Reihaneh Haghniaz 1,2†, Atiya Rabbani 3†, Fereshteh Vajhadin 1,4, Taous Khan 5, Rozina Kousar 6, Abdul Rehman Khan 3, Hossein Montazerian 1, Javed Iqbal 7, Alberto Libanori 1, Han‑Jun Kim 8* and Fazli Wahid 9*
1Department of Bioengineering, University of California, Los Angeles, Los Angeles, CA 90095, USA.
2California NanoSystems Institute (CNSI), University of California, Los Angeles, Los Angeles, CA 90095, USA.
3Department of Biotechnology, COMSATS University Islamabad, Islamabad 45550, Pakistan.
4Department of Chemistry, Yazd University, 89195‑741 Yazd, Iran.
5Department of Pharmacy, COMSATS University Islamabad, Islamabad 45550, Pakistan.
6Department of Pharmacy, Women Institute of Learning, Abbottabad 22060, Pakistan.
7Department of Botany, Bacha Khan University, Charsadda 24420, Pakistan.
8Terasaki Institute for Biomedical Innovation, Los Angeles, CA 90064, USA.
9Department of Biomedical Sciences, Pak-Austria Fachhochschule: Institute of Applied Sciences and Technology, Haripur 22620, Pakistan.
*Corresponding author: correspondence to Han‑Jun Kim or Fazli Wahid
†Reihaneh Haghniaz and Atiya Rabbani contributed equally to this work
Background: Increasing antibiotic resistance continues to focus on research into the discovery of novel antimicrobial agents. Due to its antimicrobial and wound healing-promoting activity, metal nanoparticles have attracted attention for dermatological applications. This study is designed to investigate the scope and bactericidal potential of zinc ferrite nanoparticles (ZnFe2O4 NPs), and the mechanism of anti-bacterial action along with cytocompatibility, hemocompatibility, and wound healing properties.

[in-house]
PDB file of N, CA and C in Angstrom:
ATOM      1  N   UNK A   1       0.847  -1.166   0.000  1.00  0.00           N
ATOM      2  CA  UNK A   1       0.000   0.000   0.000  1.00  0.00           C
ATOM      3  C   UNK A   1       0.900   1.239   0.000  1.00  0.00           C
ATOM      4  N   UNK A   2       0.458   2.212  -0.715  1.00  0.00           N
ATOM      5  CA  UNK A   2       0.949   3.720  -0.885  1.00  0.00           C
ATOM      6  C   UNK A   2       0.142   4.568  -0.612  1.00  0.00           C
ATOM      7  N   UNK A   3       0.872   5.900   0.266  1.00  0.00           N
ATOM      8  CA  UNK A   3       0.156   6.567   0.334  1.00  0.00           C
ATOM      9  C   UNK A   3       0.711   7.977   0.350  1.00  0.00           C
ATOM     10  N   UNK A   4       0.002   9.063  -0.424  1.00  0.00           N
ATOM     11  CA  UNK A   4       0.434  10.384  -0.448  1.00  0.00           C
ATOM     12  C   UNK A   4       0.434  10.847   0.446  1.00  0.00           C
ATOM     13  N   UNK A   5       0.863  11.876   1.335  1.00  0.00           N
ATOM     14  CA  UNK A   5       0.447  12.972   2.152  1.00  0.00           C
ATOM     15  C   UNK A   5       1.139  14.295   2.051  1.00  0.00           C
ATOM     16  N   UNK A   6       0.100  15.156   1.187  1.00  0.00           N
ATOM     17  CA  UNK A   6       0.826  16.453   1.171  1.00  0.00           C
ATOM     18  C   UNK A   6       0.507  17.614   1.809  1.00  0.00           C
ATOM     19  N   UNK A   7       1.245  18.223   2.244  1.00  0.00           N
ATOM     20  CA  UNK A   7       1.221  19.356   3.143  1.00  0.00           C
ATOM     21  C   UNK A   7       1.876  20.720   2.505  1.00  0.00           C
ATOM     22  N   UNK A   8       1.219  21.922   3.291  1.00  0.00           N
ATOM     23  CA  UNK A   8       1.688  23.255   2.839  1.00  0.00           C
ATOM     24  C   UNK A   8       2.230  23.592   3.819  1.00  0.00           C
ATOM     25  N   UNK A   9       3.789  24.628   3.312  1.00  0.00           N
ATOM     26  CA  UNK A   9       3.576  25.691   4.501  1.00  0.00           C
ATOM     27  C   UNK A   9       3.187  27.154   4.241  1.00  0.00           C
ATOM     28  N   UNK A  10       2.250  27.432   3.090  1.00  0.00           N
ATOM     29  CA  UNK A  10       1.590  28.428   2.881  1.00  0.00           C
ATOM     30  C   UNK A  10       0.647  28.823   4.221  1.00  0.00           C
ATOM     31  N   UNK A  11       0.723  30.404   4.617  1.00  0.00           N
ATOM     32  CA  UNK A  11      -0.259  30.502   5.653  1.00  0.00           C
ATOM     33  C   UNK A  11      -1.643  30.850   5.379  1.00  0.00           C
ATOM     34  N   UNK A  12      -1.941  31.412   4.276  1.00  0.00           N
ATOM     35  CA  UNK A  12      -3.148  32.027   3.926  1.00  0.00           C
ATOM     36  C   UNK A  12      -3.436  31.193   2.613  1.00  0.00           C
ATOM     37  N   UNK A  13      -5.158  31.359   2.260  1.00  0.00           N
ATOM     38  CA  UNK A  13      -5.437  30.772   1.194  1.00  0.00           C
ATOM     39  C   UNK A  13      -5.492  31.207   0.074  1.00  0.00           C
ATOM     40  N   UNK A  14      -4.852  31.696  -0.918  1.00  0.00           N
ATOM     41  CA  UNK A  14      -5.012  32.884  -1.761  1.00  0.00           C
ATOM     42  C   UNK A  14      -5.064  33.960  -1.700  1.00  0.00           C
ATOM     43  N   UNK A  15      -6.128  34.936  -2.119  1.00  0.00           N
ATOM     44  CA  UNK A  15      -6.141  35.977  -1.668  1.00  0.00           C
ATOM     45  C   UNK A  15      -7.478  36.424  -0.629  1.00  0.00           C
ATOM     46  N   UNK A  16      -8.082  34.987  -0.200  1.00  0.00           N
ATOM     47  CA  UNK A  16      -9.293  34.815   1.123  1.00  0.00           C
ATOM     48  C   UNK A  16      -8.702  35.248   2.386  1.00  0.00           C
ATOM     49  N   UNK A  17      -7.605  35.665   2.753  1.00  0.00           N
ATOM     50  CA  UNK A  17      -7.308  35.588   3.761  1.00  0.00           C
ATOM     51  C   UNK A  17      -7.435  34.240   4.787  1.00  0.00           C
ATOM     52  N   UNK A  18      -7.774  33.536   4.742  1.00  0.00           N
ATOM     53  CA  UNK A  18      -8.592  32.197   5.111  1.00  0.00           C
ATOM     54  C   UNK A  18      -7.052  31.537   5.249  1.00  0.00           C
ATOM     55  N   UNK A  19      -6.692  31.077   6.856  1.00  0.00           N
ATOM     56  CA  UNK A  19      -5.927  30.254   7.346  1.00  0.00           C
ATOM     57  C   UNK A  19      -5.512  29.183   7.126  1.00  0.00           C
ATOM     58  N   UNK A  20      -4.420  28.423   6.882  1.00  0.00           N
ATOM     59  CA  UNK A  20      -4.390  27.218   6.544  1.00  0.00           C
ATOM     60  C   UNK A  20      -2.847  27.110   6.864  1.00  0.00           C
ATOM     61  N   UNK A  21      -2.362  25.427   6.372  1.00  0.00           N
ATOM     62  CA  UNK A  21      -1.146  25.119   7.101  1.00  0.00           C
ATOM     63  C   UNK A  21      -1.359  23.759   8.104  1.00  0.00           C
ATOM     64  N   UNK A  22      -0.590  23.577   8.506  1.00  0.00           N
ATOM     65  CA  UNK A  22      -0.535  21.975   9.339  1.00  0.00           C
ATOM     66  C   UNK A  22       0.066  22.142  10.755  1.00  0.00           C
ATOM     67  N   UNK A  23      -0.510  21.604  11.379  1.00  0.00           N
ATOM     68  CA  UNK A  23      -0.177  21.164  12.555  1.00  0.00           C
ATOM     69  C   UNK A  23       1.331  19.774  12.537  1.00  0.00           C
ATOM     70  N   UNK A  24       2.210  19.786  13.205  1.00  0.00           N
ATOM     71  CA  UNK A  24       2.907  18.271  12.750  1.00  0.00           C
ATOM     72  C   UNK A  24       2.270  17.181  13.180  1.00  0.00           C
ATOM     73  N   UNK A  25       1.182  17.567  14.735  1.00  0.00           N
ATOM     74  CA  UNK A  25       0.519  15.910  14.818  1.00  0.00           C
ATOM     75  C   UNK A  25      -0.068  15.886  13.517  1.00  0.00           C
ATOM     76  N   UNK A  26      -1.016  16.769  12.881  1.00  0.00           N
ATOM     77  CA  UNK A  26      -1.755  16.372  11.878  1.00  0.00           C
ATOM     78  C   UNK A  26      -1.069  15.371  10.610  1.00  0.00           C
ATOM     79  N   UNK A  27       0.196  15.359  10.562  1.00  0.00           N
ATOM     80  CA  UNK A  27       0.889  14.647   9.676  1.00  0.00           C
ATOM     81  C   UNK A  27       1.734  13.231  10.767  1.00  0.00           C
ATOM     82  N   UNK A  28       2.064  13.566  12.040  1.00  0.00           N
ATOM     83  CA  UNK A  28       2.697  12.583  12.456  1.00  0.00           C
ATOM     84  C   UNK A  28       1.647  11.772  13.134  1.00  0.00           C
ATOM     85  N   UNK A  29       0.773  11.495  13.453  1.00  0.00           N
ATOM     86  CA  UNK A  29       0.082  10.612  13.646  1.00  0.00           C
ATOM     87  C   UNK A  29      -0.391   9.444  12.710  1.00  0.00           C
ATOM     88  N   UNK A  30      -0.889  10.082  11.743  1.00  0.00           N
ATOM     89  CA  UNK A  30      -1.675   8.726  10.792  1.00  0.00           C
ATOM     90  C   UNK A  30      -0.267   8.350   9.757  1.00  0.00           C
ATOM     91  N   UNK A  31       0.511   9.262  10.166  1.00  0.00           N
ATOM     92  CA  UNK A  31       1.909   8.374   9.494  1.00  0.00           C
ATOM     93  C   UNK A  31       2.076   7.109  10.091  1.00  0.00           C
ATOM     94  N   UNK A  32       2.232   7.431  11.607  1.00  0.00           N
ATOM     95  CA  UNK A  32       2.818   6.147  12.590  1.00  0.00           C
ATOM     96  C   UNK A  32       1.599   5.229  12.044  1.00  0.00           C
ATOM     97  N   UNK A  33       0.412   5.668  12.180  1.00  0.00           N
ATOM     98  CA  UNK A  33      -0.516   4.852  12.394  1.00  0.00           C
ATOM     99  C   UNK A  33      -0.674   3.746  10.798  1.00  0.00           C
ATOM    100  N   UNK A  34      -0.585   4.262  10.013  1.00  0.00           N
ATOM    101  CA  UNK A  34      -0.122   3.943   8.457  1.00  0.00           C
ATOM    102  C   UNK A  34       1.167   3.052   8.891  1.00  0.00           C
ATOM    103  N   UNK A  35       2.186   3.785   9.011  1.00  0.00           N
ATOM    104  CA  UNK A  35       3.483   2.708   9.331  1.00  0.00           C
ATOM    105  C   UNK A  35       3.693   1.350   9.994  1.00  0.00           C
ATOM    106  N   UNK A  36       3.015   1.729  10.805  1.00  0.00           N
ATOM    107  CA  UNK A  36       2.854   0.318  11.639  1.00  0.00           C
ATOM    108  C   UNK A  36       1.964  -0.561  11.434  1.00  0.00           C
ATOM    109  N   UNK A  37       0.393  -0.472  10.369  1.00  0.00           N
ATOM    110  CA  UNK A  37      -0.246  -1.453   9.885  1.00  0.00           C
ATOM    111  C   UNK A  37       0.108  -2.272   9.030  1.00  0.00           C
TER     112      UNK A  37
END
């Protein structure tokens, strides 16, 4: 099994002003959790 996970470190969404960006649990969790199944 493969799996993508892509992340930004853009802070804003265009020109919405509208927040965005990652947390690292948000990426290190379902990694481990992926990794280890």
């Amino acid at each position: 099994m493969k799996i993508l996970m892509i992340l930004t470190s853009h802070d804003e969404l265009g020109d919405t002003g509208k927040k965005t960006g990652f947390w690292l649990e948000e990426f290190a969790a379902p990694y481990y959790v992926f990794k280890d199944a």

Results: ZnFe2O4 NPs were synthesized via a modified co-precipitation method. Structure, size, morphology, and elemental compositions of ZnFe2O4 NPs were analyzed using X-ray diffraction pattern, Fourier transform infrared spectroscopy, and field emission scanning electron microscopy coupled with energy-dispersive X-ray spectroscopy. In PrestoBlue and live/dead assays, ZnFe2O4 NPs exhibited dose-dependent cytotoxic effects on human dermal fibroblasts. In addition, the hemocompatibility assay revealed that the NPs do not significantly rupture red blood cells up to a dose of 1000 µg/mL. Bacterial live/dead imaging and zone of inhibition analysis demonstrated that ZnFe2O4 NPs showed dose-dependent bactericidal activities in various strains of Gram-negative and Gram-positive bacteria. Interestingly, NPs showed antimicrobial activity through multiple mechanisms, such as cell membrane damage, protein leakage, and reactive oxygen species generation, and were more effective against gram-positive bacteria. Furthermore, in vitro scratch assay revealed that ZnFe2O4 NPs improved cell migration and proliferation of cells, with noticeable shrinkage of the artificial wound model.
Conclusions: This study indicated that ZnFe2O4 NPs have the potential to be used as a future antimicrobial and wound healing drug.